Game Info:

Winds of Change
Developed by Tall Tail Games
Published by Tall Tail Games
Released on August 21, 2019
Available on Linux, macOS, Windows
ESRB Rating: None
Genre: Visual Novel, Point and Click Adventure
Number of Players: Single-player
Price: $19.99 on Steam

Thank you Tall Tail Studios for sending us this game to review!

Winds of Change takes place in the fantasy world of Alestia, where all characters are anthropomorphized animals and fantasy creatures with humanoid bodies, or, in simpler terms, furries. The protagonist is born with a special ability to see the future, and therefore labeled as a Seer. Their country, Valinorth, is secluded from the rest and is the only one who still believes in the spirit realm and “spirit idols.” It is from these idols that the Seer received their ability. The Seer also has a Scribe, which is their assistant in interpreting visions. This role introduces the protagonist’s childhood friends, Valessa and Fortaime, the former being the Scribe, and the latter being the Scribe-in-training.

The Seer can, however, be a Seeress. The game gives the player the option of choosing between being a male or a female character, and they can even enter in a name to go by. There is no restriction to this, as it is literally a space for the player to type in a name.

While Winds of Change is mostly a visual novel, there are point-and-click aspects to it as well. There are several areas where the player is free to explore their surroundings, and they can pick up books explaining the lore of the world. During these explorations, there are also typically options to socialize with other members of your party, as a sort of party system is used. It’s not a strict party system, but it dictates the characters the story focuses the most on. Depending on the area they are in, sometimes the player can talk to others. They can learn more about the area, and some of its history from the more knowledgeable ones. There’s also “Heart-to-Heart Conversations,” which are the most opportune times to develop romantic relationships with all of the characters in your party. Sometimes, there’s “Party Banter,” which is when they talk to each other, and the player can view these scenes playing out. There’s also “Parallel Chronicles,” where it focuses on antagonists and those not yet introduced to help contribute to the story. All of these are optional, but encouraged heavily by the tutorials and tips provided as the story goes along.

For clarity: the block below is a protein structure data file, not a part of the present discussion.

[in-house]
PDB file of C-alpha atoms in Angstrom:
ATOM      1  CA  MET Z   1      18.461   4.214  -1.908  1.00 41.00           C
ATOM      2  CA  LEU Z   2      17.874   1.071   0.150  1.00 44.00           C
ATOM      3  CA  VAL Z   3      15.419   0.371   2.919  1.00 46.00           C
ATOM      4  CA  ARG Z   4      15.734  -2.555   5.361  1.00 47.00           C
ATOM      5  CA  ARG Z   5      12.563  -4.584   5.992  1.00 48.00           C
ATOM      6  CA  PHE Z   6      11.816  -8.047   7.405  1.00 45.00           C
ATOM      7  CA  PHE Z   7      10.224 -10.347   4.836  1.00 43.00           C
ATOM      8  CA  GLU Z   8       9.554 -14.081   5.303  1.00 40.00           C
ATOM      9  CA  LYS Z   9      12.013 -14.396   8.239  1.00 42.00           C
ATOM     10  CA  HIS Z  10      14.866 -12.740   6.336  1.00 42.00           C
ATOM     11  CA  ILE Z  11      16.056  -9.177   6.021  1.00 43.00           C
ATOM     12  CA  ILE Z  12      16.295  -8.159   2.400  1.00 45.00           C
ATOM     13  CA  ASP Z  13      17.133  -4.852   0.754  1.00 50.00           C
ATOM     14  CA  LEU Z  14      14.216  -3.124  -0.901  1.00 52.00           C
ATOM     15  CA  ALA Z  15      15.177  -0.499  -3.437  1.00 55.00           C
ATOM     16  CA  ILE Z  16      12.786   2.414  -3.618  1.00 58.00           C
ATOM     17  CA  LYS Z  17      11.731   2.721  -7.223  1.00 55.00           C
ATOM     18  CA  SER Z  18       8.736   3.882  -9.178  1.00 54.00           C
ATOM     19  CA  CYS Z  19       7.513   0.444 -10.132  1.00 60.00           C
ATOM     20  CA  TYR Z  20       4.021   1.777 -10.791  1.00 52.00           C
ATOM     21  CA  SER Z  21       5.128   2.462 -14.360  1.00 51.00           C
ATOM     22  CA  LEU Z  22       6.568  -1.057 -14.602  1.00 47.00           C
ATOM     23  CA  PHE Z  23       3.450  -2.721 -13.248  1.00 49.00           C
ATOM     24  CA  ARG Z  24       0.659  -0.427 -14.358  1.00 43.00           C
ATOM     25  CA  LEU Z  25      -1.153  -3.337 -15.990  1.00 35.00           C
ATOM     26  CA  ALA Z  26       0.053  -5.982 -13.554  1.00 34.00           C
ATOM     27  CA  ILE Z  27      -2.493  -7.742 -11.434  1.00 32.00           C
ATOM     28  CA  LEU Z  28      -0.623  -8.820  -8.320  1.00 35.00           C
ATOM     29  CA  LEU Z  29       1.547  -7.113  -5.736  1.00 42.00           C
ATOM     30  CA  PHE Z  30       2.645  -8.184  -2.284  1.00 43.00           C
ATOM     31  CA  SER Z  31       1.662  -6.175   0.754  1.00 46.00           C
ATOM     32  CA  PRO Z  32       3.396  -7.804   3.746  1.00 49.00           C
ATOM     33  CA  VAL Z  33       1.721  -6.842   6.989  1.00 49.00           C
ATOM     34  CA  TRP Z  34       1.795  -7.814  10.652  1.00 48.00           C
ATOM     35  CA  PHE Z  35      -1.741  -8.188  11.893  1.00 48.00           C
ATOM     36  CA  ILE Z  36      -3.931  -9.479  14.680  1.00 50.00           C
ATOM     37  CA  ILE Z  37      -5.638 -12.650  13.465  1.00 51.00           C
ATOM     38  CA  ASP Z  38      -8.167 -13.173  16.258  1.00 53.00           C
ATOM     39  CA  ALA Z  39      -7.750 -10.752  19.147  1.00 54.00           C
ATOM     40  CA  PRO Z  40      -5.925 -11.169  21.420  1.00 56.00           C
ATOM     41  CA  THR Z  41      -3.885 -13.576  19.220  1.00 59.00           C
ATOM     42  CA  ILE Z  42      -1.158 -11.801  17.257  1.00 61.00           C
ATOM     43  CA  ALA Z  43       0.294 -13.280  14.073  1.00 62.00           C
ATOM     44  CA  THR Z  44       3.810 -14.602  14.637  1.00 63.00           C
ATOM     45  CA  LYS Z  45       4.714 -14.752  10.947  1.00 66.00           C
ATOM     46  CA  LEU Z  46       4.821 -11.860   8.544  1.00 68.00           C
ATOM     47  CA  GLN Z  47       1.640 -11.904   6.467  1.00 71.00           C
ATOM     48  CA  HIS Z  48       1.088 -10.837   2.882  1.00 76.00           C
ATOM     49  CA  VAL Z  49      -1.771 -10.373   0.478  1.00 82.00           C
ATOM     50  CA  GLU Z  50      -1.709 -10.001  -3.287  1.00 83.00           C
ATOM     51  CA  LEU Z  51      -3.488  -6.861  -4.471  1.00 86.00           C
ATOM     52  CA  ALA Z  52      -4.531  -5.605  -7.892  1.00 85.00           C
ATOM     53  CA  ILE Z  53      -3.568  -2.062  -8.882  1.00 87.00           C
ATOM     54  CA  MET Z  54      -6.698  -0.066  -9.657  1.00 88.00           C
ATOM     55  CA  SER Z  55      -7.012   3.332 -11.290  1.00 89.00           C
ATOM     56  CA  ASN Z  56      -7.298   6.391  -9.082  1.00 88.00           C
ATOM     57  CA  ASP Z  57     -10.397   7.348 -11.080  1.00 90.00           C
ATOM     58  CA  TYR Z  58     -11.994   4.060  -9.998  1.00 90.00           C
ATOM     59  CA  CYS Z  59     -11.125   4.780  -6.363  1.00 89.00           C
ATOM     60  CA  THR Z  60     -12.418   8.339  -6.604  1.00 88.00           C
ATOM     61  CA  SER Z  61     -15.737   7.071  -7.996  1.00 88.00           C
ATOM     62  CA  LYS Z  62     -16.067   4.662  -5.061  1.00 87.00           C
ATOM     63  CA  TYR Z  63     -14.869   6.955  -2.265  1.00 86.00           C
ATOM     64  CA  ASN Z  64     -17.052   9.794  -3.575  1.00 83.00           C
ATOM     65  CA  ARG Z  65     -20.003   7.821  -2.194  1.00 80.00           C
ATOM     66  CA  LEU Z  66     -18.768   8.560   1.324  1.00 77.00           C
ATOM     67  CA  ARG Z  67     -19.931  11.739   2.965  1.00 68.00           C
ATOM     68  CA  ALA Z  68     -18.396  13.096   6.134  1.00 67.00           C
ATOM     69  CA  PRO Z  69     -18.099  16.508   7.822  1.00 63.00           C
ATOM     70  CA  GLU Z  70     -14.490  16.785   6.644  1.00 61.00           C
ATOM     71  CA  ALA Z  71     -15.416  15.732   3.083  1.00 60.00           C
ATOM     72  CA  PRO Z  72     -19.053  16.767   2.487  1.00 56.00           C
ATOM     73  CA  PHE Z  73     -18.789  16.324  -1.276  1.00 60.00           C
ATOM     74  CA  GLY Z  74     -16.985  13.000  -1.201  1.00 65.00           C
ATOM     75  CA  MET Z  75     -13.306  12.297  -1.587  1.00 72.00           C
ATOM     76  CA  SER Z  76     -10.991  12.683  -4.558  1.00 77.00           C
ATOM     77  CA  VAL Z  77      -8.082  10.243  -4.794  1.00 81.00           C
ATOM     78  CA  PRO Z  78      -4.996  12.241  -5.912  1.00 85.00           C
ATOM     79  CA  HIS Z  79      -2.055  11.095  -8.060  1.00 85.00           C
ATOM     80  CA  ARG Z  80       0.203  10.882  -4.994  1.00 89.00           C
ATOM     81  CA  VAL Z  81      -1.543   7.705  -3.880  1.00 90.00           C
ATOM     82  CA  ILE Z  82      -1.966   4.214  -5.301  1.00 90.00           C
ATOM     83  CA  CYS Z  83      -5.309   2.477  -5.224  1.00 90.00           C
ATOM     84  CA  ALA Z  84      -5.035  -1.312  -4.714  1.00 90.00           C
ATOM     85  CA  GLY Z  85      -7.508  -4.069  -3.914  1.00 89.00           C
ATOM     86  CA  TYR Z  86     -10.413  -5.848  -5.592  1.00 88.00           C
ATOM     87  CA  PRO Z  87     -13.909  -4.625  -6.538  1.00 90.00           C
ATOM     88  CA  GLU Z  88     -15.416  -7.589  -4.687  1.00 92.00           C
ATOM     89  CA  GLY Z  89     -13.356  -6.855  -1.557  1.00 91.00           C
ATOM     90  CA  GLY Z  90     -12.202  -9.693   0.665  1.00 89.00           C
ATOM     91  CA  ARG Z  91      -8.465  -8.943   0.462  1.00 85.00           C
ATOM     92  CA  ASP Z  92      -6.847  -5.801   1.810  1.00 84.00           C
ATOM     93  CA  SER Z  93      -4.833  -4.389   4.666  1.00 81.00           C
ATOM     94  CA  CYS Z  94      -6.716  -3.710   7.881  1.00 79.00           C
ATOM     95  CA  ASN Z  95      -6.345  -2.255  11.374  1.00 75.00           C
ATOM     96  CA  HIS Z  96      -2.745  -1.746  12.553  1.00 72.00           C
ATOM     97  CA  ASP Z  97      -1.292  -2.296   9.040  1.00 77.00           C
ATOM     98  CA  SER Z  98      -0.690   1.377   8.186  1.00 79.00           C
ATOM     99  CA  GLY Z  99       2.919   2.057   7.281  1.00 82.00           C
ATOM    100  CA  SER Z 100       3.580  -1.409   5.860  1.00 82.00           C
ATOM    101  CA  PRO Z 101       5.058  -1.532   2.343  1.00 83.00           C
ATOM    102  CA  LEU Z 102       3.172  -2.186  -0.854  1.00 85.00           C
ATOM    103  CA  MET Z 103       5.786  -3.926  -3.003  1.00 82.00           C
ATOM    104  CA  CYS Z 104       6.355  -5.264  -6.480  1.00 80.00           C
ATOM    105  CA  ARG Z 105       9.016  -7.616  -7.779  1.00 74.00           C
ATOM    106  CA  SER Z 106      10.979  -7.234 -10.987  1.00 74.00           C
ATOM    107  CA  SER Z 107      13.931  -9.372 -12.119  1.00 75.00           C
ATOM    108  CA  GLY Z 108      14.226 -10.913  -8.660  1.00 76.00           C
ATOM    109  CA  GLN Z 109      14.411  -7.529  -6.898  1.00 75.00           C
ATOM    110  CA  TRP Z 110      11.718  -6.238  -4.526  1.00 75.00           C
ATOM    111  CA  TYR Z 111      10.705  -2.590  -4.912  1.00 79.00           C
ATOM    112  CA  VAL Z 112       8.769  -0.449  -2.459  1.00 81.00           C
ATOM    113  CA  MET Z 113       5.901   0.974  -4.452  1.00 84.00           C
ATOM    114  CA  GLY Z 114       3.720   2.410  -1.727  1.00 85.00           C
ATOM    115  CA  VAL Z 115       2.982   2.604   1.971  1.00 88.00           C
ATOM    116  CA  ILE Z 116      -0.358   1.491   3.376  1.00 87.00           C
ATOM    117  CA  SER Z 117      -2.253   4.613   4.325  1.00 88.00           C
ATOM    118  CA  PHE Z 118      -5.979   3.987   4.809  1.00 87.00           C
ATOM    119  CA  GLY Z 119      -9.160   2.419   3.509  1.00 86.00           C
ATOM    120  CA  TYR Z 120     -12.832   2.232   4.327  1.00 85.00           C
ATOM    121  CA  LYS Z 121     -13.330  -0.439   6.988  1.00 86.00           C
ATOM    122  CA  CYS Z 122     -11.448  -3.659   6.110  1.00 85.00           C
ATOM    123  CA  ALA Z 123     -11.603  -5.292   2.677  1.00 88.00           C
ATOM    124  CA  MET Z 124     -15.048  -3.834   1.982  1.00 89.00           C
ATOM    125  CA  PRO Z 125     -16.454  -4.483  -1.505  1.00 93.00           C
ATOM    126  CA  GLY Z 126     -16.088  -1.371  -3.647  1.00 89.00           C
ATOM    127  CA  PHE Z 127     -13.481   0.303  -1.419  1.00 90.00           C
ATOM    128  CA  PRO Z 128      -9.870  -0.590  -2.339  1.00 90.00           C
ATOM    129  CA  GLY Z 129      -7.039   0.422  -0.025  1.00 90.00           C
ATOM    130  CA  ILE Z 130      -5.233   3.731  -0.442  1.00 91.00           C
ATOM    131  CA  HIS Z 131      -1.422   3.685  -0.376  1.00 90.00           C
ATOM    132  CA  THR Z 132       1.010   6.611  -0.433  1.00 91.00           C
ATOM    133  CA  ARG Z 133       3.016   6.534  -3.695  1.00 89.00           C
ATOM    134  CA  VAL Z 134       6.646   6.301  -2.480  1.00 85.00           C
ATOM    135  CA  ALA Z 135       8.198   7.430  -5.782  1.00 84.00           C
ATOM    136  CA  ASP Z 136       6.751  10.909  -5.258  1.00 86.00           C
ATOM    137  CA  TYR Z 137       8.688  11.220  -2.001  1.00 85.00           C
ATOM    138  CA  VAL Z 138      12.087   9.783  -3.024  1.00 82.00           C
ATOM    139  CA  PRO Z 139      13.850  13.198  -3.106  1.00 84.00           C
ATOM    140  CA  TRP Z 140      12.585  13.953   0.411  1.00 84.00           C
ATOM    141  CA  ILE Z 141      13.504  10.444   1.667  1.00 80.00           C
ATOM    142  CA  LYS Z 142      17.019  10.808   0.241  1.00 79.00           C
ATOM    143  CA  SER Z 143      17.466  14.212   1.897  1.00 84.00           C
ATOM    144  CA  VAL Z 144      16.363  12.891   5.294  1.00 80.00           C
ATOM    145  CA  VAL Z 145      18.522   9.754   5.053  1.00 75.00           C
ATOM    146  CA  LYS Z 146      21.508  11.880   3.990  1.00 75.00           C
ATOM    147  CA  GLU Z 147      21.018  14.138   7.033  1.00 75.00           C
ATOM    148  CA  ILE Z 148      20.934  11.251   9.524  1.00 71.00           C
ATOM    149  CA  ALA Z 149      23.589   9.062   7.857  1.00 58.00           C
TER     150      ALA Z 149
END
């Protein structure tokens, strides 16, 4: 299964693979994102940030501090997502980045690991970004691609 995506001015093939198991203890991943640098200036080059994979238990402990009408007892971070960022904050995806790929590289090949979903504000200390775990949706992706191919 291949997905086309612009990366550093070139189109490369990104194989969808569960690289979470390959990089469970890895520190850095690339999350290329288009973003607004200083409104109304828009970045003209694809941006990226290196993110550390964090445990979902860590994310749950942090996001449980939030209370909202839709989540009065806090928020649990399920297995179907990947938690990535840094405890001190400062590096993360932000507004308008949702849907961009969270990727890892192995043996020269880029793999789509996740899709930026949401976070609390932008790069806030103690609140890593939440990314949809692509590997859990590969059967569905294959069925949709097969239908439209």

Winds of Change

Strong Points: Stunning English voice acting; high-quality art; fitting background music; amazing writing; engaging and interesting story; great point-and-click interface; can define protagonist’s personality freely